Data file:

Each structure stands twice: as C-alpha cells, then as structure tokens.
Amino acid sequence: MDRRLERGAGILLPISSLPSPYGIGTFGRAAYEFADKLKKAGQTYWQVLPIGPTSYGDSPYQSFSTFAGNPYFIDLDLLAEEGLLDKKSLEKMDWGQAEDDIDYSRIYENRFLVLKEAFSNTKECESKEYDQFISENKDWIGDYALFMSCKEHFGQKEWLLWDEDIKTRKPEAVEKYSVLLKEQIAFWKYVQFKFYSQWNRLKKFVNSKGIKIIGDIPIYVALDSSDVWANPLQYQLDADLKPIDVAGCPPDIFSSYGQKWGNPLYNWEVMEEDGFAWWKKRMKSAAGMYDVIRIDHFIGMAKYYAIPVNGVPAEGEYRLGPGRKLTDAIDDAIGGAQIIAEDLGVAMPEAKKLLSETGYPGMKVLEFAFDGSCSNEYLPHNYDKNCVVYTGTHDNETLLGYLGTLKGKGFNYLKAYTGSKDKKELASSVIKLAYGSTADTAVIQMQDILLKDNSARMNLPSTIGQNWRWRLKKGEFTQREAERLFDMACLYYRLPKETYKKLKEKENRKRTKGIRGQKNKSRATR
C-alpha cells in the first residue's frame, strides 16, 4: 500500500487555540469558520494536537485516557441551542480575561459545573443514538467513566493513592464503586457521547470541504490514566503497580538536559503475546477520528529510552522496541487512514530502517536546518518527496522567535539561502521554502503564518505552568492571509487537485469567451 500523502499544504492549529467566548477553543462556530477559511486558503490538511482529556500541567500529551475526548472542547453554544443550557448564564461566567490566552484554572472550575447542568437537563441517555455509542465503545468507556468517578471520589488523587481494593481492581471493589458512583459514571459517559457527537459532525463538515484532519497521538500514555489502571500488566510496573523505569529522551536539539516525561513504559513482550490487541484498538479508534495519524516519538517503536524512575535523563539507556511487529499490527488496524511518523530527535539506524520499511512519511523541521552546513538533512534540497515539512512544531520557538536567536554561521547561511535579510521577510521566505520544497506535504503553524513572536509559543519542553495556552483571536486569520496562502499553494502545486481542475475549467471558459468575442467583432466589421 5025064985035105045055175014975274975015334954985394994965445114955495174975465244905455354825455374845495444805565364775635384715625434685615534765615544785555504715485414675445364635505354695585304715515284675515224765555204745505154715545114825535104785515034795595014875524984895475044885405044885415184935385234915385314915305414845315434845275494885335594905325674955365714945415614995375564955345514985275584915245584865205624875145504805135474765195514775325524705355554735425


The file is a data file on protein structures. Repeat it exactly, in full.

Each structure stands twice: as C-alpha cells, then as structure tokens.
Amino acid sequence: MDRRLERGAGILLPISSLPSPYGIGTFGRAAYEFADKLKKAGQTYWQVLPIGPTSYGDSPYQSFSTFAGNPYFIDLDLLAEEGLLDKKSLEKMDWGQAEDDIDYSRIYENRFLVLKEAFSNTKECESKEYDQFISENKDWIGDYALFMSCKEHFGQKEWLLWDEDIKTRKPEAVEKYSVLLKEQIAFWKYVQFKFYSQWNRLKKFVNSKGIKIIGDIPIYVALDSSDVWANPLQYQLDADLKPIDVAGCPPDIFSSYGQKWGNPLYNWEVMEEDGFAWWKKRMKSAAGMYDVIRIDHFIGMAKYYAIPVNGVPAEGEYRLGPGRKLTDAIDDAIGGAQIIAEDLGVAMPEAKKLLSETGYPGMKVLEFAFDGSCSNEYLPHNYDKNCVVYTGTHDNETLLGYLGTLKGKGFNYLKAYTGSKDKKELASSVIKLAYGSTADTAVIQMQDILLKDNSARMNLPSTIGQNWRWRLKKGEFTQREAERLFDMACLYYRLPKETYKKLKEKENRKRTKGIRGQKNKSRATR
C-alpha cells in the first residue's frame, strides 16, 4: 500500500487555540469558520494536537485516557441551542480575561459545573443514538467513566493513592464503586457521547470541504490514566503497580538536559503475546477520528529510552522496541487512514530502517536546518518527496522567535539561502521554502503564518505552568492571509487537485469567451 500523502499544504492549529467566548477553543462556530477559511486558503490538511482529556500541567500529551475526548472542547453554544443550557448564564461566567490566552484554572472550575447542568437537563441517555455509542465503545468507556468517578471520589488523587481494593481492581471493589458512583459514571459517559457527537459532525463538515484532519497521538500514555489502571500488566510496573523505569529522551536539539516525561513504559513482550490487541484498538479508534495519524516519538517503536524512575535523563539507556511487529499490527488496524511518523530527535539506524520499511512519511523541521552546513538533512534540497515539512512544531520557538536567536554561521547561511535579510521577510521566505520544497506535504503553524513572536509559543519542553495556552483571536486569520496562502499553494502545486481542475475549467471558459468575442467583432466589421 5025064985035105045055175014975274975015334954985394994965445114955495174975465244905455354825455374845495444805565364775635384715625434685615534765615544785555504715485414675445364635505354695585304715515284675515224765555204745505154715545114825535104785515034795595014875524984895475044885405044885415184935385234915385314915305414845315434845275494885335594905325674955365714945415614995375564955345514985275584915245584865205624875145504805135474765195514775325524705355554735425